Described below are some of the green improvements we have made in ournew building.  There is more to be done so please consider purchasingan engraved brick for the urban garden and be a part of our creative,green space for progressive change! Buy an engraved patio stone now.

Geothermal system. Our new building is heated and cooled by the earth's energy. It has a closed-loop vertical geothermal system, provided by Groundheat Systems Internationalat a discounted rate. This project was financed in partnership with theSteelworkers Toronto Area Council. The system has 16 pipes which arefull of fluid, 450 feet deep into the ground.  They draw energy in theform of cooling and/or heating from the earth and transfer it into thebuilding. This will reduce our greenhouse gas emissions (GHGs) by manytons each year making for cleaner air and mitigating against globalwarming.

Fifteen separate heat pumps and thermostats in the office allow staffto control the heating and cooling of their work environment. Thissaves energy as well as provides greater comfort for staff.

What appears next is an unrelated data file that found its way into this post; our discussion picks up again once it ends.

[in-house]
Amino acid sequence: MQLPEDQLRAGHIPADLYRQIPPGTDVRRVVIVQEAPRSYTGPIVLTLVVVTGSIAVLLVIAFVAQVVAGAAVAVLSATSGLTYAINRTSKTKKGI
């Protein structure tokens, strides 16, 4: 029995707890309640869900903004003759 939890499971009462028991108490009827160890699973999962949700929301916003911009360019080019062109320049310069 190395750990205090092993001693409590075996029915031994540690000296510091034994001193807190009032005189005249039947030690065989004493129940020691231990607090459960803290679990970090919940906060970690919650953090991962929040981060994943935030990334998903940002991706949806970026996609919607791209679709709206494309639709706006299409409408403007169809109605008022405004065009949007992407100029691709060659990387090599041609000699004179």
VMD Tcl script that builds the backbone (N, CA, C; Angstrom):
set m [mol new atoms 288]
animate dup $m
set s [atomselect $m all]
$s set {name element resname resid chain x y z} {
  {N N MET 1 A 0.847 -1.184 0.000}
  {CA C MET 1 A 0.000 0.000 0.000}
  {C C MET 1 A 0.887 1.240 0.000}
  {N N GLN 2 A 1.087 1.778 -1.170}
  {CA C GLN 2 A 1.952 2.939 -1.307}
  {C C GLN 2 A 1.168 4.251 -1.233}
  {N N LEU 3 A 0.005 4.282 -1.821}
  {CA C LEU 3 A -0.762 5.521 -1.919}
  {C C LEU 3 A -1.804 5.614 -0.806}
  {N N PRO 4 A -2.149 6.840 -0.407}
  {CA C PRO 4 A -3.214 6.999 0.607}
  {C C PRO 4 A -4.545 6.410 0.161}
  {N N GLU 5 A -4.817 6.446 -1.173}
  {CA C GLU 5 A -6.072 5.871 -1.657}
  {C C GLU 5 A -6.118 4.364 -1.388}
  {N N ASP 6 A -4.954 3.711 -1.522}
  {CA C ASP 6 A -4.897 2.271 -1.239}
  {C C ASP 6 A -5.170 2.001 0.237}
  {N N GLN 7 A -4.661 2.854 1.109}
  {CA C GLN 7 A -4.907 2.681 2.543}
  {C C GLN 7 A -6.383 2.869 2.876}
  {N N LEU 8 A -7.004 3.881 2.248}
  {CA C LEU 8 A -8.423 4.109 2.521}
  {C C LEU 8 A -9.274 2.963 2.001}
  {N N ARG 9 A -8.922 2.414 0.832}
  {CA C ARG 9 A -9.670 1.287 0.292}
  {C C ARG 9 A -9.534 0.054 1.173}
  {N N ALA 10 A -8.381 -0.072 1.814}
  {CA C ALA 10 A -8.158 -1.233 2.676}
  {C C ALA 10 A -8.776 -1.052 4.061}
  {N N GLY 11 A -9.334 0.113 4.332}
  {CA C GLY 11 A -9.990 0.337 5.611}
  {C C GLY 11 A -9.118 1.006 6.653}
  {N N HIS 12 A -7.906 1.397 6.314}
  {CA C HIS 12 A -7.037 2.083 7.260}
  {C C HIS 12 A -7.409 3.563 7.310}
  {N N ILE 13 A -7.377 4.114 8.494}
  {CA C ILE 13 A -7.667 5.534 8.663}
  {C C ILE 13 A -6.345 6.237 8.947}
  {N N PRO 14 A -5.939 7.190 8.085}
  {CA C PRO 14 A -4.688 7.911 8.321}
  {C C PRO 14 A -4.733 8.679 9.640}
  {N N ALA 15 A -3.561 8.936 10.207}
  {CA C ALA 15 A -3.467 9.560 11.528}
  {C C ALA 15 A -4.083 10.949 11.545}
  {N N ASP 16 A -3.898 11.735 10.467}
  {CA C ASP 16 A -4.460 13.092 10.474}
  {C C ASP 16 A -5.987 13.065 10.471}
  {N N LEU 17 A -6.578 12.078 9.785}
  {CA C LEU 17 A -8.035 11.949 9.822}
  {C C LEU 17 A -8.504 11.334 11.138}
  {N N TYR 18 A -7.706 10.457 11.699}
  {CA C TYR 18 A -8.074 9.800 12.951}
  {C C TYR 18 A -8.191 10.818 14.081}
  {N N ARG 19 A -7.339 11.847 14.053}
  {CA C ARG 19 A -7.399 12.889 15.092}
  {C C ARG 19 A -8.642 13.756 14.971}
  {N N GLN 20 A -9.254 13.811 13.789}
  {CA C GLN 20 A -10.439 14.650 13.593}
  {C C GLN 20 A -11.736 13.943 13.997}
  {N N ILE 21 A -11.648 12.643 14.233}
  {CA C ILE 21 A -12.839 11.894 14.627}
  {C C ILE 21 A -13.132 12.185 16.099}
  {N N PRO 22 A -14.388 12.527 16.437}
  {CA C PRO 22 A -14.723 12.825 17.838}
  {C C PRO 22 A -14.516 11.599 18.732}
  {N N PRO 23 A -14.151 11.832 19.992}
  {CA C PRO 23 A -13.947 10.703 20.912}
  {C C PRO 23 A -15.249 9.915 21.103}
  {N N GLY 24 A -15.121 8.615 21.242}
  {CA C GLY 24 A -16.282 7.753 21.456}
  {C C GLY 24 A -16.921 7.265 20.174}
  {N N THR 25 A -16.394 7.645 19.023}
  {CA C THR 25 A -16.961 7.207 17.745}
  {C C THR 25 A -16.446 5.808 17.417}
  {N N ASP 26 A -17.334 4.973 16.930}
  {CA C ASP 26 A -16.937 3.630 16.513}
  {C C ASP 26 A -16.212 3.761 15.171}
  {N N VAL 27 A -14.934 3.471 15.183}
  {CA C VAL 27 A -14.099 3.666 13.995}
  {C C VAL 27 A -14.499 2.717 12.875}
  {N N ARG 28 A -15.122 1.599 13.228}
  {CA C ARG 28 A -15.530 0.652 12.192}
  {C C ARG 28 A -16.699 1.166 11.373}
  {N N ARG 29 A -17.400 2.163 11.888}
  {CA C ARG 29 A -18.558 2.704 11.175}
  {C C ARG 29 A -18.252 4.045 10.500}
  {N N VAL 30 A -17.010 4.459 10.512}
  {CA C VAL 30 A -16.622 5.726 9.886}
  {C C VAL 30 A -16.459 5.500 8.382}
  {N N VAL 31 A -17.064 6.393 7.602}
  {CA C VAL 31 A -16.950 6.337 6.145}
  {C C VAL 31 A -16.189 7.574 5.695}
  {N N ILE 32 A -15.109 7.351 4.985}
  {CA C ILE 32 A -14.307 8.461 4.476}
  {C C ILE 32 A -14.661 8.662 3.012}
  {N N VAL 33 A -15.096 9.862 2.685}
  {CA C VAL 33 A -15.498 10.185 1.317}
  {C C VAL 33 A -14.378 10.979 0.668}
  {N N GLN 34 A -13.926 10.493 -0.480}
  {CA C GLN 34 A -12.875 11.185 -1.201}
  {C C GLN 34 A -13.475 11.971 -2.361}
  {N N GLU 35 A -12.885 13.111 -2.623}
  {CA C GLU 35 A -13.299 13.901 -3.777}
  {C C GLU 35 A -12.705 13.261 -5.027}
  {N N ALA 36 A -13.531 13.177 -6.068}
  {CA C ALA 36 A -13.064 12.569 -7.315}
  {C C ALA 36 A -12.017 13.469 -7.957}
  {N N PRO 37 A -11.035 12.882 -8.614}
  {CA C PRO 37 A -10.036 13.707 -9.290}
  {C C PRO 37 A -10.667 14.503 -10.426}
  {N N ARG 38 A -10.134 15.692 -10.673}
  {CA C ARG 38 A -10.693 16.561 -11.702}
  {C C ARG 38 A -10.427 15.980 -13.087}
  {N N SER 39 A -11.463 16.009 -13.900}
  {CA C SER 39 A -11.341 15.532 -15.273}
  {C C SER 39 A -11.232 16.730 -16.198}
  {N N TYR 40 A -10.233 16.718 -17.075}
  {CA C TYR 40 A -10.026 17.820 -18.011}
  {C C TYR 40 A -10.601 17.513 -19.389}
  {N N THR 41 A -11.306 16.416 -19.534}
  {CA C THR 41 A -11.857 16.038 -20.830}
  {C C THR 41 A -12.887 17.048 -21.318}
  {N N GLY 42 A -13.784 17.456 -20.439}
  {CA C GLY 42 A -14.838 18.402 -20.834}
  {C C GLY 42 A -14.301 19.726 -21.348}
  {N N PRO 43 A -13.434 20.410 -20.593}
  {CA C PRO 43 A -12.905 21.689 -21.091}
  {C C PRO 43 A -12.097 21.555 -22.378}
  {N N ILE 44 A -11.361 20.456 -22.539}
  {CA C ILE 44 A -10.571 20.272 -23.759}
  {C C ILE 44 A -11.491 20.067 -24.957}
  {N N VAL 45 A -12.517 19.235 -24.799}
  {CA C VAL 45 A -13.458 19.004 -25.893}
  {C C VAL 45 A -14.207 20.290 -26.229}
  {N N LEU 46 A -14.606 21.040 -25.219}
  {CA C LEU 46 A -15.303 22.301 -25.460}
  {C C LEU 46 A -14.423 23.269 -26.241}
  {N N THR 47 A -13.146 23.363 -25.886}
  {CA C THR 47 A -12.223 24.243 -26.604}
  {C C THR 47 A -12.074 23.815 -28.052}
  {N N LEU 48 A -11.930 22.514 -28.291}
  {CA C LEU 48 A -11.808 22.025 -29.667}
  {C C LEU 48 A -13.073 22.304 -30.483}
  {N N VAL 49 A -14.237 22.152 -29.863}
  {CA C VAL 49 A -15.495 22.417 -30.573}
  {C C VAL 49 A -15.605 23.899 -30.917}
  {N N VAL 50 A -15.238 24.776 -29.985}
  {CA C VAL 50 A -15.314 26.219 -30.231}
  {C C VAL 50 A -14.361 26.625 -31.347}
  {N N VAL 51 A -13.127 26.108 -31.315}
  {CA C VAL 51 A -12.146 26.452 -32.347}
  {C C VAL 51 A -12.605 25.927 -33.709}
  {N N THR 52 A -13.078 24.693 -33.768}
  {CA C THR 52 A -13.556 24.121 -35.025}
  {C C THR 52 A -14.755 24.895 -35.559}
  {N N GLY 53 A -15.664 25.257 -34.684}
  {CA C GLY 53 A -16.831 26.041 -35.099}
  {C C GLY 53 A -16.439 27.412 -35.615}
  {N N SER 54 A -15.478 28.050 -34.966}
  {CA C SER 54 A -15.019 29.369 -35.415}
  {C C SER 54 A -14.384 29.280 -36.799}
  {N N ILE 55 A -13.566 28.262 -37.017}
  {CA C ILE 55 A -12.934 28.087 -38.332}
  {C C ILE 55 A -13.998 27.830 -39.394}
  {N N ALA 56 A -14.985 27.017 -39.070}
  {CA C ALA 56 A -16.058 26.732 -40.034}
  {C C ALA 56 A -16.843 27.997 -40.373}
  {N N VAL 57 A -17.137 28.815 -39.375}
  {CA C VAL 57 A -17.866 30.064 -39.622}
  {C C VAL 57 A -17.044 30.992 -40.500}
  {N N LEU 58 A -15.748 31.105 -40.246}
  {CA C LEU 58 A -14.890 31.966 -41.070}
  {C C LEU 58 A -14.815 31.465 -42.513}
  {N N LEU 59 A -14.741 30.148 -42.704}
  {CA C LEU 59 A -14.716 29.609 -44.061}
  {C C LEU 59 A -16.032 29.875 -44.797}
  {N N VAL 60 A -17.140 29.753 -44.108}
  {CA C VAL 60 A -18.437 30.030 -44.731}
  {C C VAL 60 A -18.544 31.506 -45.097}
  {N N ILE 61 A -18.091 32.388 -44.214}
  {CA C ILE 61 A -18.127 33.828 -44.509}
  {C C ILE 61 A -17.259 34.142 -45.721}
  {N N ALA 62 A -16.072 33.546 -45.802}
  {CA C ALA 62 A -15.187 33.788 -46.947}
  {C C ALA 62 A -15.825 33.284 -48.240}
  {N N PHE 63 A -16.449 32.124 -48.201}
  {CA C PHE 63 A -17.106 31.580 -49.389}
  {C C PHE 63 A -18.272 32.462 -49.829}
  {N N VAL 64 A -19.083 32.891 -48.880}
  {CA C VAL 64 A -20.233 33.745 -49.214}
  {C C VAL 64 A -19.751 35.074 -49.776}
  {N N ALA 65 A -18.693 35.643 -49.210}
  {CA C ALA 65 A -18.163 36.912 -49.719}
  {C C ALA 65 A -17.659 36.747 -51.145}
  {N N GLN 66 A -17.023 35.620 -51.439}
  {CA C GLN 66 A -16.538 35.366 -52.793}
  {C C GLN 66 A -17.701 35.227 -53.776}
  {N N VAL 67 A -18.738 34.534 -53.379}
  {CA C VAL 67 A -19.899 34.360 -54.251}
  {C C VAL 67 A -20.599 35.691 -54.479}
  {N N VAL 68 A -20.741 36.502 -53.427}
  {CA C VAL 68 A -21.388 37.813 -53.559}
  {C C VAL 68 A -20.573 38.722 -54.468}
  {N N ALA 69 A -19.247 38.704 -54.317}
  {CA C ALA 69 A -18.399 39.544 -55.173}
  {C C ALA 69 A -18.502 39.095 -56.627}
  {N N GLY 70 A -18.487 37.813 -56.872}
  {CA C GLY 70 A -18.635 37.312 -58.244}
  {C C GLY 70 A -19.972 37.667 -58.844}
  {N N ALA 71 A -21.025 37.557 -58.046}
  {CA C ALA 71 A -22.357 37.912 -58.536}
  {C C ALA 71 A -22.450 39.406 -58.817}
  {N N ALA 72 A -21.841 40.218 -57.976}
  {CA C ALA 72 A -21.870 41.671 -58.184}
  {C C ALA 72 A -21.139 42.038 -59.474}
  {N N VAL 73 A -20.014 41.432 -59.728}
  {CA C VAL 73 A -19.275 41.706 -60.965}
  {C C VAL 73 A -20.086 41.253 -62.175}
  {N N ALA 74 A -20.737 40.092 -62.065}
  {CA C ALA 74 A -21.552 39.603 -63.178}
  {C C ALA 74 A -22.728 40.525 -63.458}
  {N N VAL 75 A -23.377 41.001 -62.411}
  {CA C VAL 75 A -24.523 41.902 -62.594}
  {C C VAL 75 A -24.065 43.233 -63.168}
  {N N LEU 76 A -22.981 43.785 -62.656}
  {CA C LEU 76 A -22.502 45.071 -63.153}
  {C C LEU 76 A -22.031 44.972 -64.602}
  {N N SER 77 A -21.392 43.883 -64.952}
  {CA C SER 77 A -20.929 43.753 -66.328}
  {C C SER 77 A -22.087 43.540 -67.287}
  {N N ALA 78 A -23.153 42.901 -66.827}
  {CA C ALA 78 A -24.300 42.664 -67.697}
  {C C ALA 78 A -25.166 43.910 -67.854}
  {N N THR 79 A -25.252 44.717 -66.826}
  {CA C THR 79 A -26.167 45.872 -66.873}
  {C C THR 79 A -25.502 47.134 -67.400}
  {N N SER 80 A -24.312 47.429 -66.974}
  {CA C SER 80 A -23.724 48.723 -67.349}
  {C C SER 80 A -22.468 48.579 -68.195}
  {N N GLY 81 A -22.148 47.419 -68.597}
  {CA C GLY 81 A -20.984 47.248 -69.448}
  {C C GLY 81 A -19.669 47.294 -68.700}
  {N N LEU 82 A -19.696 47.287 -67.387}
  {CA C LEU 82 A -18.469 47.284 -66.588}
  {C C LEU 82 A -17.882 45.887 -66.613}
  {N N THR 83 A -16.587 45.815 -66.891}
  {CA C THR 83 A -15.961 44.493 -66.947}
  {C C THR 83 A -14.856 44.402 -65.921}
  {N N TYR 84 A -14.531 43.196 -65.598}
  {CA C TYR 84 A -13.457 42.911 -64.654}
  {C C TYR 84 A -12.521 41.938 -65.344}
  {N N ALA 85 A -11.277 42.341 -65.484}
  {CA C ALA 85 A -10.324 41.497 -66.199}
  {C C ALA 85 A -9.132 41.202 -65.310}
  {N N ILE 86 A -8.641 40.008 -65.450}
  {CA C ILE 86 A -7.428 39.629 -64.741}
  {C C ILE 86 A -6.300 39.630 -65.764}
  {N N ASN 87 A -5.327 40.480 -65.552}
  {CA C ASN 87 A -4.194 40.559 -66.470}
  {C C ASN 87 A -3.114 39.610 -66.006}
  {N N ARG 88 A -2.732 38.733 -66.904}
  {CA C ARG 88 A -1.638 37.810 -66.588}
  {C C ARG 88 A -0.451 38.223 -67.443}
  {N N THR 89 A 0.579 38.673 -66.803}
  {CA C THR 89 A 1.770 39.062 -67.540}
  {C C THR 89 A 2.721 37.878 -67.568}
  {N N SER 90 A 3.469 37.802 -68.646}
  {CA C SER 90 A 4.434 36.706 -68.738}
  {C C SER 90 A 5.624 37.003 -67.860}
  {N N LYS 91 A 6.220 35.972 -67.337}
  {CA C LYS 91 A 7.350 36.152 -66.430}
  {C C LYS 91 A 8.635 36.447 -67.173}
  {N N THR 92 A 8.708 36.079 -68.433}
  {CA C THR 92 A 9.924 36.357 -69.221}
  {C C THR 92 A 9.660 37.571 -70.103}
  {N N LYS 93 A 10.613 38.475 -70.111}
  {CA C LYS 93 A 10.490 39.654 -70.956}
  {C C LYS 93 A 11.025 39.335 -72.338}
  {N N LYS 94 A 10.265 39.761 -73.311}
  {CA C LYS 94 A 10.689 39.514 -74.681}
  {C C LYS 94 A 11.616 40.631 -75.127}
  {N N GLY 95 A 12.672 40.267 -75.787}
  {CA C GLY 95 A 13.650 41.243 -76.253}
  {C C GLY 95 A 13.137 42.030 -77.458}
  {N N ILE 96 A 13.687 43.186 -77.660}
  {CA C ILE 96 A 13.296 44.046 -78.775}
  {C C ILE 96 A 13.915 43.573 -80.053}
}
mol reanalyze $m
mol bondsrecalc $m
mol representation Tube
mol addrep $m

Environmental benefits aside, the building will be heated and cooledalmost free of charge. The system, which should last about 50 years,will pay for itself over 15 years by significantly reduced heating andcooling costs.

Other Energy Efficiencies. To reduce energy costs, we'veinstalled high energy efficient windows (fibre glass frames, no PVC),an energy efficient lighting system (T8 fluorescents) and an energyrecovery ventilator unit. Many of the lights in the common areas are onmotion detectors that automatically turn off if no one is in the area.We also have highly energy efficient, formaldehyde-free, closed cellpolyurethane insulation called 'Walltite Eco', generously donated by BASF Canada and with the installation donated by Insta-Installation.We even replaced our old bulky CRT (cathode ray tube) desktop computerscreens with energy efficient flat LCD screens.  Our thanks to bothBASF Canada and Insta-Installation for these gifts-in-kind.